Monday, January 13, 2014

Why Isn't MLB Under WADA?

Why aren't Major League Baseball or the other US professional sports leagues under the doping policies of the World Anti-Doping Agency, whose work is implemented by the US Anti-Doping Agency which oversees Olympic athletes (among others)?

The answer can be found in a 2004 law review paper by Alan "Bud" Selig and Robert Manfred Jr. (available here):
The IOC and the NCAA are able to ban and test for a wide range of substances, and to quickly add new substances to their prohibited substances lists, because they are not required by law to negotiate such programs with their participating athletes prior to implementation. The athletes are not employees, do not earn wages, and thus are not entitled to be represented for collective bargaining purposes. Professional athletes employed by member clubs of the four major professional sports leagues are entitled to be, and in fact are, so represented. Therefore, the leagues, which all bargain with players' unions as multi-employer associations, must bargain with the players' union before banning substances or requiring testing for substances that are banned. The products of these bilateral negotiations, not surprisingly, have not been nearly as restrictive as those programs unilaterally dictated by the IOC and the NCAA.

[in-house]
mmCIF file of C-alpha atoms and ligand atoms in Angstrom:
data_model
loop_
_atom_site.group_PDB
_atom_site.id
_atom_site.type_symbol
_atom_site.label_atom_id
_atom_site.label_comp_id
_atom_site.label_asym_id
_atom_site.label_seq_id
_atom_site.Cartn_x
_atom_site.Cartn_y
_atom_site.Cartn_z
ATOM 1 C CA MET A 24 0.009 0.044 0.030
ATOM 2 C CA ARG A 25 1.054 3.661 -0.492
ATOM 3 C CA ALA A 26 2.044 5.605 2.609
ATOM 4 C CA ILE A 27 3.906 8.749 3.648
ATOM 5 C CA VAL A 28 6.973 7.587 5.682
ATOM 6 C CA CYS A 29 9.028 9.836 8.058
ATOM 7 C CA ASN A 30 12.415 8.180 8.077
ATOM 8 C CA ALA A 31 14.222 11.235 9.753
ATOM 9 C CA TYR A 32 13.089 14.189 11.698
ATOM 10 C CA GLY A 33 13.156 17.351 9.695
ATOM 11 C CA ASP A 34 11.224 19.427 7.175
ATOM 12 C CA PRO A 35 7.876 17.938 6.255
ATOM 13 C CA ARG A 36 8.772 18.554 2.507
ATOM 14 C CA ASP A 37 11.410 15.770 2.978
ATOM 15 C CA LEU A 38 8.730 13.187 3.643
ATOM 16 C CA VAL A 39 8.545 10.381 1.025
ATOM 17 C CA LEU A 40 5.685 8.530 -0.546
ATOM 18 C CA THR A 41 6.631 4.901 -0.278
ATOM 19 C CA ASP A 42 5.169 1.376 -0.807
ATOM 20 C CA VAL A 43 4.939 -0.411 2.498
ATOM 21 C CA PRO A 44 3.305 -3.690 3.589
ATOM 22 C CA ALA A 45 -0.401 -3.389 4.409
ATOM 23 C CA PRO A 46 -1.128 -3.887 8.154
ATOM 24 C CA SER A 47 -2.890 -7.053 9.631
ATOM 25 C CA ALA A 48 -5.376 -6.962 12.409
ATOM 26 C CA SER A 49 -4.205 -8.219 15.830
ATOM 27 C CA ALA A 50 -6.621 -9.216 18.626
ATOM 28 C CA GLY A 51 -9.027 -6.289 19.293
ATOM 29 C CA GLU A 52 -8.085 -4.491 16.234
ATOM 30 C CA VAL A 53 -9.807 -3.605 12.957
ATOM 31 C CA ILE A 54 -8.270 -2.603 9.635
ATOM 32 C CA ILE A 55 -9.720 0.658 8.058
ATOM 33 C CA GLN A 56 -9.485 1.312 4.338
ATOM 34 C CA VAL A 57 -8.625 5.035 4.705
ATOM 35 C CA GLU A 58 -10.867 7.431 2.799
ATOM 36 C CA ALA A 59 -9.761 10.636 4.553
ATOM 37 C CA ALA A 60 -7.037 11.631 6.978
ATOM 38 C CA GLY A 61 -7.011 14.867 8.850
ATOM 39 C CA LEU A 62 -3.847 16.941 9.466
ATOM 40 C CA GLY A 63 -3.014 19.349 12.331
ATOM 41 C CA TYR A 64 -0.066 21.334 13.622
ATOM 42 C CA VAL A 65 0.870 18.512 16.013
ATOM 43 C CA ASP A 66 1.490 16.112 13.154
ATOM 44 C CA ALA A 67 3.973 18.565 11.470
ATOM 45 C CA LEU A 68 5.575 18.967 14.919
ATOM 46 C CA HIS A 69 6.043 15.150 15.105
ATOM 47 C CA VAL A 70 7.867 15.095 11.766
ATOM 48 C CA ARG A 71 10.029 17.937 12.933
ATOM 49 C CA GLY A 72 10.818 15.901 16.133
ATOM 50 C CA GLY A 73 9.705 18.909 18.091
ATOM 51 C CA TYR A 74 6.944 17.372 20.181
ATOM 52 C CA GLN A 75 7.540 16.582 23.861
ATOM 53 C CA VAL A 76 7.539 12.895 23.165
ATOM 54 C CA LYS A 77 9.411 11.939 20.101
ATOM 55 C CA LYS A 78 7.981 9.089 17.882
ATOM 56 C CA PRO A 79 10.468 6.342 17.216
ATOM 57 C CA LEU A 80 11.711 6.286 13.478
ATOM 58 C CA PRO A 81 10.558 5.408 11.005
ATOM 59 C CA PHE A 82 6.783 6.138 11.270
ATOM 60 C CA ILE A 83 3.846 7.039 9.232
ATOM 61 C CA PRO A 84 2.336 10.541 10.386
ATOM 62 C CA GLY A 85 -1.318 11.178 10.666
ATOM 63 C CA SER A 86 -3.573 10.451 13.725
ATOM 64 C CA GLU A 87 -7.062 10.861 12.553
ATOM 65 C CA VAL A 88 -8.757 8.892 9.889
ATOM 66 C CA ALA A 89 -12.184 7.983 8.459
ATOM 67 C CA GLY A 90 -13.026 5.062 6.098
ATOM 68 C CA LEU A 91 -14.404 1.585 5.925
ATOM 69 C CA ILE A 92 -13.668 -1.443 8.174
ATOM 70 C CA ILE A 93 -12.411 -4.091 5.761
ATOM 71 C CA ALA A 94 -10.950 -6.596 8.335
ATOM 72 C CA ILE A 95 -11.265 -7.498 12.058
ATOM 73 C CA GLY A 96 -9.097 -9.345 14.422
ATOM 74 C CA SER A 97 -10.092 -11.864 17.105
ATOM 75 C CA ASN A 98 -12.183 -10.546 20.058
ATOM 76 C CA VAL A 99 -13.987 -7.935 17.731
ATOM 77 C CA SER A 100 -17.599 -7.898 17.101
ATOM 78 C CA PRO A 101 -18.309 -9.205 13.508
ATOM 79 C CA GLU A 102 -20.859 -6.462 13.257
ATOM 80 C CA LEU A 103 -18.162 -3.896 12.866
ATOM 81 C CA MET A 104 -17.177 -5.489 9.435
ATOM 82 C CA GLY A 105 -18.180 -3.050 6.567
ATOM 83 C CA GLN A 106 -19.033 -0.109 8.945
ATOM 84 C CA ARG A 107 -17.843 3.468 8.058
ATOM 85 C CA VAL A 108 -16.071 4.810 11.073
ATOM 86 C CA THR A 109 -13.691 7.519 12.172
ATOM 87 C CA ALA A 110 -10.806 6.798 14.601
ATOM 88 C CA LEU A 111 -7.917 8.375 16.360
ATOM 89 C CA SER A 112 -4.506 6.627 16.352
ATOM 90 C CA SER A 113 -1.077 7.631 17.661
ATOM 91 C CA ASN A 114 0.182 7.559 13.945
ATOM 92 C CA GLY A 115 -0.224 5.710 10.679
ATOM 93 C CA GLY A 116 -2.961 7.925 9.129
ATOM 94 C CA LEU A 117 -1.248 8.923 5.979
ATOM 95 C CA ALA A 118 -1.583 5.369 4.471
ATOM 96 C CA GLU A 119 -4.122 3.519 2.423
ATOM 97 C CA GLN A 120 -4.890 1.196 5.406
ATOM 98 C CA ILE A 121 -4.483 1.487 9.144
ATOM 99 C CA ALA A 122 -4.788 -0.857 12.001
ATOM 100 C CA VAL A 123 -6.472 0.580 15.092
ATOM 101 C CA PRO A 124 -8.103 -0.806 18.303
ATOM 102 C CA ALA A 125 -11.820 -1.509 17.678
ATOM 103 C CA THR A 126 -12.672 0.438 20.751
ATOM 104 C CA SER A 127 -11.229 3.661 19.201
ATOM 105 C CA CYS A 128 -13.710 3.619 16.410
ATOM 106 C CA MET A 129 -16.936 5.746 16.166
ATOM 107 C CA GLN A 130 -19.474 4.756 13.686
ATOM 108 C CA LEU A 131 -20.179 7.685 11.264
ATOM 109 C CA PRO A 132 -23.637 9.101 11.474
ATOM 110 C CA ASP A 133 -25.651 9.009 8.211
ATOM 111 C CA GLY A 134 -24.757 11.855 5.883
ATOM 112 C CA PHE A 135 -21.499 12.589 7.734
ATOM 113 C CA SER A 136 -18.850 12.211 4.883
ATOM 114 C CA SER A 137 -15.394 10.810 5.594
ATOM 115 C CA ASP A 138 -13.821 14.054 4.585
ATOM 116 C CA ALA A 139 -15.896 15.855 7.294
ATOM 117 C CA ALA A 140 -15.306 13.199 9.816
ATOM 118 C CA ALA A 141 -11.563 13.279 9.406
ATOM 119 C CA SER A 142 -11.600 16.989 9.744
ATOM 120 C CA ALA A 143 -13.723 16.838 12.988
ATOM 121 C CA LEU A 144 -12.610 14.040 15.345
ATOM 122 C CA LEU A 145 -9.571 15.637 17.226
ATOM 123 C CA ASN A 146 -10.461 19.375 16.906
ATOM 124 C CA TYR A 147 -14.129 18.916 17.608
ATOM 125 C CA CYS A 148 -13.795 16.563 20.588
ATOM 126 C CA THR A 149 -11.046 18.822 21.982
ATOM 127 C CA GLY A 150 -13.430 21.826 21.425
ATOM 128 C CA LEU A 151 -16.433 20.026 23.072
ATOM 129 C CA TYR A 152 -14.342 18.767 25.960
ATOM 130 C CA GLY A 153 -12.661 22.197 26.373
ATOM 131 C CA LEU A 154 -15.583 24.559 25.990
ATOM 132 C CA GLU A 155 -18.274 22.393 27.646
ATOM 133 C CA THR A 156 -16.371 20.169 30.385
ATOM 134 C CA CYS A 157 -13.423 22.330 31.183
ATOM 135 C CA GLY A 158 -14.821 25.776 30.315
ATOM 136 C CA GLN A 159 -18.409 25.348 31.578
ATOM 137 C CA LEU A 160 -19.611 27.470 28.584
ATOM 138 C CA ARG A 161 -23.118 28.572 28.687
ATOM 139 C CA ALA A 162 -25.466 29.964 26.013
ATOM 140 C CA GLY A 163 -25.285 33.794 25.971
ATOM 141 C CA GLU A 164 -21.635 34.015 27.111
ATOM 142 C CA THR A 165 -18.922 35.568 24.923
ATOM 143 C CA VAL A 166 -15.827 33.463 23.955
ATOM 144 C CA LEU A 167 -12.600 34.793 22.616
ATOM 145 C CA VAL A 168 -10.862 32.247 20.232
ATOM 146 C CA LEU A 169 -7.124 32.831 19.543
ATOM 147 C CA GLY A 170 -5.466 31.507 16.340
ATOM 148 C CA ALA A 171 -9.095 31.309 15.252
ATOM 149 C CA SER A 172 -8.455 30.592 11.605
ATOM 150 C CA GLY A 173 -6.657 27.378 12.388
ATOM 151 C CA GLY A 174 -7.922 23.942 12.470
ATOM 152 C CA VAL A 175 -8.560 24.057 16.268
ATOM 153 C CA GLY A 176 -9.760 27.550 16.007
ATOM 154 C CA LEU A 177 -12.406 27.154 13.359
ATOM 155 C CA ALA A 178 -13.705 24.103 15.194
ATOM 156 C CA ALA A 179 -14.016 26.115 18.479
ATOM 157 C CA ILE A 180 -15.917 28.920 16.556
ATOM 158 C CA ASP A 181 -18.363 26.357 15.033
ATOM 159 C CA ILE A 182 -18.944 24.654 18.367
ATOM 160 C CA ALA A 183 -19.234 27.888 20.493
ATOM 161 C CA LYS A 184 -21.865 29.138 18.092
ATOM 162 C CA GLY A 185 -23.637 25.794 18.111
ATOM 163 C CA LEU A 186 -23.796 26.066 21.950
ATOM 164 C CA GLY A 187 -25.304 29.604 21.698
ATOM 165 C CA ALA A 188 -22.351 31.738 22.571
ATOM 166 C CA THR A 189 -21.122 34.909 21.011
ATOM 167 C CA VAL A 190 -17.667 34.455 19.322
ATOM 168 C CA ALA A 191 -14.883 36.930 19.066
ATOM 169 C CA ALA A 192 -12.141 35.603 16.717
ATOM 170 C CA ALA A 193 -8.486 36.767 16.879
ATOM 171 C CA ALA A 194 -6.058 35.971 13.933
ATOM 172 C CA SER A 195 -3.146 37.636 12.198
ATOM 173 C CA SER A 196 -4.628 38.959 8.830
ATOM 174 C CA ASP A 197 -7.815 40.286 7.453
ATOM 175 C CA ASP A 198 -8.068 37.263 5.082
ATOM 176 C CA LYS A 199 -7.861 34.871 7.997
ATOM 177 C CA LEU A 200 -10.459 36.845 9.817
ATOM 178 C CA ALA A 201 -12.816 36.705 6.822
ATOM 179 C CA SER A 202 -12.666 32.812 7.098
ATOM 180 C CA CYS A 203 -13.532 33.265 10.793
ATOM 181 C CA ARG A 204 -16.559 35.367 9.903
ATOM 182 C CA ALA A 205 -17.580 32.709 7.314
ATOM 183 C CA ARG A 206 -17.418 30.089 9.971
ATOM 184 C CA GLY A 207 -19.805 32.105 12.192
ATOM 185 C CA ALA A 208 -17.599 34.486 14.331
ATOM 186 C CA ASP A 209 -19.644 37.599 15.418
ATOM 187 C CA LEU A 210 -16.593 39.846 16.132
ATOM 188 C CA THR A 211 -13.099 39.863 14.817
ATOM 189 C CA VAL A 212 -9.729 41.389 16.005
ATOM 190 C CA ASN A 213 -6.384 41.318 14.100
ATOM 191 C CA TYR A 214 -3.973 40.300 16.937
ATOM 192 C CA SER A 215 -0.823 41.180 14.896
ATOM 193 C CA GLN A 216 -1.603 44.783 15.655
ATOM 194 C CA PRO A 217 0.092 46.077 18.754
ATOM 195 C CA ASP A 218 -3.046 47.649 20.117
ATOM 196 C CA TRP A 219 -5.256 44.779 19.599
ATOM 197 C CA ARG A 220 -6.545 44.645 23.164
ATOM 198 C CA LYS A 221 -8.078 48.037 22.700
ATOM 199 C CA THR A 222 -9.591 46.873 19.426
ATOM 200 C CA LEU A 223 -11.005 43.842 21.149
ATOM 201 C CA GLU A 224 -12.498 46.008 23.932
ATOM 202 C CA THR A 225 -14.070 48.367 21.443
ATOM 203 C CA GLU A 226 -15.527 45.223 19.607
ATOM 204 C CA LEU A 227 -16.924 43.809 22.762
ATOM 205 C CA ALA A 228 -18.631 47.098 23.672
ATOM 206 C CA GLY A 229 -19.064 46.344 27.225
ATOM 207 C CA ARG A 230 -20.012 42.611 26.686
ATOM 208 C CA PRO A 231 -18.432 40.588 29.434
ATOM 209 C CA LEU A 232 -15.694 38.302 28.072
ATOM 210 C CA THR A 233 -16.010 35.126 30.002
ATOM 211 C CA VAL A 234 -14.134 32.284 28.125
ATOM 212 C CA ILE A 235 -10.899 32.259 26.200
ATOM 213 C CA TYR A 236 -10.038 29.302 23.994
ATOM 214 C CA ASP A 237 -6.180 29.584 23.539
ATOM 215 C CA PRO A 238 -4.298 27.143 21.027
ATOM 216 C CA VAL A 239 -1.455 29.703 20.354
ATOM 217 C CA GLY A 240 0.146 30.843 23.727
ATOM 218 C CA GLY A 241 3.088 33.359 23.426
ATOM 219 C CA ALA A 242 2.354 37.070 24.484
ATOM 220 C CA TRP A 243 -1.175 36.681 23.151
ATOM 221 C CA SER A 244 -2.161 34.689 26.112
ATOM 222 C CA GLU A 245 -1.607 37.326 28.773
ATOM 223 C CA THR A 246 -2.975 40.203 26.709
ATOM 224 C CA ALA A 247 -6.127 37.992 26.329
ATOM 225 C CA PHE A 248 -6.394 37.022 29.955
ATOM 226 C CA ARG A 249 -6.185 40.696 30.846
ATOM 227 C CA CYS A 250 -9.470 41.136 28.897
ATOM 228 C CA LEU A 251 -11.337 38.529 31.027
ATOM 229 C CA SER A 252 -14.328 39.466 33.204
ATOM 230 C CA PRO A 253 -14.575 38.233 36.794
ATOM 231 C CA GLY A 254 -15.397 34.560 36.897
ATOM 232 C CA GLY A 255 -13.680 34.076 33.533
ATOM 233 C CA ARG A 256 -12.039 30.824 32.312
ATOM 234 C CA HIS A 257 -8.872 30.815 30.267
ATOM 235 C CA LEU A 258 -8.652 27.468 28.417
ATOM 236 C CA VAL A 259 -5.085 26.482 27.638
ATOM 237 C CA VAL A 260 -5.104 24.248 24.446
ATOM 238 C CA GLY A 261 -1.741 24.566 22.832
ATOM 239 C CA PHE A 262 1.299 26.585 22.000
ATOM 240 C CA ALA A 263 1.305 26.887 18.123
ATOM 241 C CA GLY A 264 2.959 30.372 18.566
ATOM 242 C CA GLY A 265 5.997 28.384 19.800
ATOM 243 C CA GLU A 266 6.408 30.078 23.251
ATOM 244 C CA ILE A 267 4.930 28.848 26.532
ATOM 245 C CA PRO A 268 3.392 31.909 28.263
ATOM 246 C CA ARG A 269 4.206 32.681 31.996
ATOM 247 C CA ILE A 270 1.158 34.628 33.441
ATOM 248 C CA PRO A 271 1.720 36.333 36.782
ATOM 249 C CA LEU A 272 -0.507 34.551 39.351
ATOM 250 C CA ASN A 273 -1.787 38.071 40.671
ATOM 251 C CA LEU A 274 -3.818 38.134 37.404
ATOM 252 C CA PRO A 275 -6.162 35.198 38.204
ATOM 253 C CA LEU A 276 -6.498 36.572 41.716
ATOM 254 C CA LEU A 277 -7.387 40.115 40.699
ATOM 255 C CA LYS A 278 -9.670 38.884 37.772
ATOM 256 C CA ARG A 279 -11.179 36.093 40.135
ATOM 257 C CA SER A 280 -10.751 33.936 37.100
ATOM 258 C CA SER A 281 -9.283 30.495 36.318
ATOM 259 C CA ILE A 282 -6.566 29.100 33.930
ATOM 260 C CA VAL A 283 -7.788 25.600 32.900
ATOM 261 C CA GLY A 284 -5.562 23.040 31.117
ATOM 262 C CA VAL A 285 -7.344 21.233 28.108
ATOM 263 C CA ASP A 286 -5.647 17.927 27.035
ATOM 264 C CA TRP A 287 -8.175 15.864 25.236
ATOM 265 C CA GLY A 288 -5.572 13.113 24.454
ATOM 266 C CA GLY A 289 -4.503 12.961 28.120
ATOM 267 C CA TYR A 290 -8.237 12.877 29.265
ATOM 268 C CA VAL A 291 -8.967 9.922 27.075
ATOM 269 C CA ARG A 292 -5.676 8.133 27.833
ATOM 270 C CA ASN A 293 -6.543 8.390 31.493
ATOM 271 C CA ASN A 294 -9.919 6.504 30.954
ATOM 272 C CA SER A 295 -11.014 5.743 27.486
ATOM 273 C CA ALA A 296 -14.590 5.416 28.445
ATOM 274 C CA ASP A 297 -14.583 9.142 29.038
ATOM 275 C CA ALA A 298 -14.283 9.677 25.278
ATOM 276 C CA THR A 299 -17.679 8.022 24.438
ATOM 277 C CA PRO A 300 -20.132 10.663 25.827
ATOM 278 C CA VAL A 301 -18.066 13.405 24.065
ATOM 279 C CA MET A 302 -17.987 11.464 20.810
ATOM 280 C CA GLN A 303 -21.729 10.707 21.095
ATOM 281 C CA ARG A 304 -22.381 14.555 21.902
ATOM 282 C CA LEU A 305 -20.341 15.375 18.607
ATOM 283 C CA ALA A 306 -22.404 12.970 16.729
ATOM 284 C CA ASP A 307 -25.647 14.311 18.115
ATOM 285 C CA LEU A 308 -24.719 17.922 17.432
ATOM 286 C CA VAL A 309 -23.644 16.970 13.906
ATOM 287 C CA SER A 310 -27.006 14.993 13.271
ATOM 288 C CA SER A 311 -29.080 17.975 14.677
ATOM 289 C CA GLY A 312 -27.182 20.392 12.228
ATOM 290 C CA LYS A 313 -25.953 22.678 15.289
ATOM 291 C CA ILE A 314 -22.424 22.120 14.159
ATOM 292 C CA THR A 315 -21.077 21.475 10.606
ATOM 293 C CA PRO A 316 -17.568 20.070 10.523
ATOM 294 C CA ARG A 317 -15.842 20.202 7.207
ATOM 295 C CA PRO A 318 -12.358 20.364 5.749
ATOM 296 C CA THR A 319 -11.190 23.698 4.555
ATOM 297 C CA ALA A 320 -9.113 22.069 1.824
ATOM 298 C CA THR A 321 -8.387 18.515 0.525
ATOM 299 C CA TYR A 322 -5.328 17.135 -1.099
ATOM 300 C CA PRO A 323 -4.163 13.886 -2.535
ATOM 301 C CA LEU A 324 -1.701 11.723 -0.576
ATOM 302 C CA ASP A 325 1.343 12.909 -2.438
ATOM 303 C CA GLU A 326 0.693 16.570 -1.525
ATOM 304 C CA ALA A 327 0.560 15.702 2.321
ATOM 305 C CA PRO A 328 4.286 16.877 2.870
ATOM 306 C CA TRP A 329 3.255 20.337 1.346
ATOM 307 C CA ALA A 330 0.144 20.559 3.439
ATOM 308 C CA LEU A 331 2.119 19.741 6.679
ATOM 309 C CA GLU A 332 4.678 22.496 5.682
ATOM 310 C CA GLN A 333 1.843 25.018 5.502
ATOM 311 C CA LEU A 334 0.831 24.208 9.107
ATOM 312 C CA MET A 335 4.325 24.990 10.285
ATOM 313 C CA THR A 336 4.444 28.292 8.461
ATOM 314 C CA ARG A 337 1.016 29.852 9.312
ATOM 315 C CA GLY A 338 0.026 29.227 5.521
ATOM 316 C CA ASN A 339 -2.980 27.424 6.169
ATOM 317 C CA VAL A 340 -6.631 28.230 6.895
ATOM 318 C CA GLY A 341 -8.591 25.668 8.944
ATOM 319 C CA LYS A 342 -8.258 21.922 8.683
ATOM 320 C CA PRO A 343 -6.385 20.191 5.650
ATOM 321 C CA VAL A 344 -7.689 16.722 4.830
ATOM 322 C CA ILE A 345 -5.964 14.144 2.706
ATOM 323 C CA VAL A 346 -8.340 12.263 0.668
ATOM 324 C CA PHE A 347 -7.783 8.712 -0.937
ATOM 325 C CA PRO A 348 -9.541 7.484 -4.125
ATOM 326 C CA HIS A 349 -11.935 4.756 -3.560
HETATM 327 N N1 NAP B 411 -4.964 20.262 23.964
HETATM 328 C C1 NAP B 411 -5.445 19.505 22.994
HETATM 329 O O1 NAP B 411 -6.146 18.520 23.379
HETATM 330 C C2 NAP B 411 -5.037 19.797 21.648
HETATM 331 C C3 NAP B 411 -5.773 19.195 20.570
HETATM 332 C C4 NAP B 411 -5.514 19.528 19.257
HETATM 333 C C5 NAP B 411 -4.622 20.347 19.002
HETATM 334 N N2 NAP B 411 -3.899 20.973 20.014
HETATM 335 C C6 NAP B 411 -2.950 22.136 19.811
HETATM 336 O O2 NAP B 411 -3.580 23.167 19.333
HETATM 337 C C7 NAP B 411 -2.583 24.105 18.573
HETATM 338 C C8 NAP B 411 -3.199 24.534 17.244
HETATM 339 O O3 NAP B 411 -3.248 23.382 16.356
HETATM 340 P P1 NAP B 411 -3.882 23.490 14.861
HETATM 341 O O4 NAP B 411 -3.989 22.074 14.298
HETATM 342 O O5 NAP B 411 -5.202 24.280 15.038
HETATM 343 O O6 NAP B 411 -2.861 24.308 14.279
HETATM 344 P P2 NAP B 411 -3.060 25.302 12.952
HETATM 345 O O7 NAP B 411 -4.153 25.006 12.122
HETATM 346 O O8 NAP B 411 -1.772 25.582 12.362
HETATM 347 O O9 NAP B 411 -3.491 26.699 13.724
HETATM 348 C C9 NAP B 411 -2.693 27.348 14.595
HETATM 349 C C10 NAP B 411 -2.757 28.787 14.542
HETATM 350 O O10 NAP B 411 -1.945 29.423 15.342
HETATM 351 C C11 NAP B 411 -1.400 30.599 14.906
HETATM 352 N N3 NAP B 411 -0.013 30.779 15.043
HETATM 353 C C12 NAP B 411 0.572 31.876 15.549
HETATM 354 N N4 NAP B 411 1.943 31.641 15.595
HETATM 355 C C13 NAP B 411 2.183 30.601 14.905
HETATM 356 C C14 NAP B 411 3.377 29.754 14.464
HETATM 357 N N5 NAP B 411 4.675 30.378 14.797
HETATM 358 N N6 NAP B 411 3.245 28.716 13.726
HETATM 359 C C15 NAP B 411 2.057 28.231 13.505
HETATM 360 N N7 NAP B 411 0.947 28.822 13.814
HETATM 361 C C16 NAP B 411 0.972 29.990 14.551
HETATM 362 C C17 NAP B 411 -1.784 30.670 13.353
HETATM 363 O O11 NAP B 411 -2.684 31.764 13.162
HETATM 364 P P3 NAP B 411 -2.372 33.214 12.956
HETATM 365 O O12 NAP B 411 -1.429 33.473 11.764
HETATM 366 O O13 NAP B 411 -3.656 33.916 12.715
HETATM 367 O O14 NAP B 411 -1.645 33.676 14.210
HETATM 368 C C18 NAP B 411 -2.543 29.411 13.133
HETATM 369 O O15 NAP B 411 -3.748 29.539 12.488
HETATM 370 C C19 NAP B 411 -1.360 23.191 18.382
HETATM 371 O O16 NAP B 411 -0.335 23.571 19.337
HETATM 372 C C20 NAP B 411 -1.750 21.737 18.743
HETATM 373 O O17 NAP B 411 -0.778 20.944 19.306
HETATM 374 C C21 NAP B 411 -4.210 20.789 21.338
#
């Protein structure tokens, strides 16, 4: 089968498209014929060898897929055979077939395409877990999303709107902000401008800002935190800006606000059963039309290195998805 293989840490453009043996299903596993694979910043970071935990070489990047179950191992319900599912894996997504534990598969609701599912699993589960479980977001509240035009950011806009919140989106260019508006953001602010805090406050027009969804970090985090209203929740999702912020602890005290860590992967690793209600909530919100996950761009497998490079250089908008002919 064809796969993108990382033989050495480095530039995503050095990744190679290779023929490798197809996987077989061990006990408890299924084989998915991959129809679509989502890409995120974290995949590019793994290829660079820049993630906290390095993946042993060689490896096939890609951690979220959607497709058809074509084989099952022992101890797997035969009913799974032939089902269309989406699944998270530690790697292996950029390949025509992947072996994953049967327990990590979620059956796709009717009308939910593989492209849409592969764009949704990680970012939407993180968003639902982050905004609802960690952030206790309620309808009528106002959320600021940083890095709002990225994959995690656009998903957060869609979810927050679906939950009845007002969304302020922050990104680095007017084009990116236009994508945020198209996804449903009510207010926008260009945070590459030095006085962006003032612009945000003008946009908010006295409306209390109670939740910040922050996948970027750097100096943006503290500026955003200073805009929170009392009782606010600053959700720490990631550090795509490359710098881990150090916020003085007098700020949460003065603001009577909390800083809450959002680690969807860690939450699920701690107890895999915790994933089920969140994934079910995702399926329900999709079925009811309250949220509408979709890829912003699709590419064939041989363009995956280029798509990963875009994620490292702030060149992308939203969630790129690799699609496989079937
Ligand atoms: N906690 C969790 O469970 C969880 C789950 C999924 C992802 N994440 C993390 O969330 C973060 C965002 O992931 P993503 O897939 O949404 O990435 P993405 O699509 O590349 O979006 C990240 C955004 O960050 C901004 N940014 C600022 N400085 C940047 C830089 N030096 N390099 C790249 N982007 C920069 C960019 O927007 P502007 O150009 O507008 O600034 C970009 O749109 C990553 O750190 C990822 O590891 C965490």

Selig and Manfred explain that collective bargaining has led to weak regimes of doping control:
When regulation of dangerous supplements is left to the collective bargaining process, it is not at all surprising that regulations are not uniform among the four major professional sports leagues, or as comprehensive as those unilaterally imposed by amateur athletic organizations. Players' associations hold different views on the relative importance of protecting players from the dangers of these products as compared to their interest in safeguarding players' privacy rights. In addition, through collective bargaining, parties attempt to achieve gains in certain core areas (such as payroll regulation), often as a tradeoff for, or at the expense of, not making ground in other important areas (such as nutritional supplement regulation). The difficult balancing of these and other interests during collective bargaining negotiations is implicated by drug prohibition and testing, and even more so in the context of prohibiting and testing for products that are legal and can be purchased over the counter.
Perhaps the professional sports should fall under WADA.


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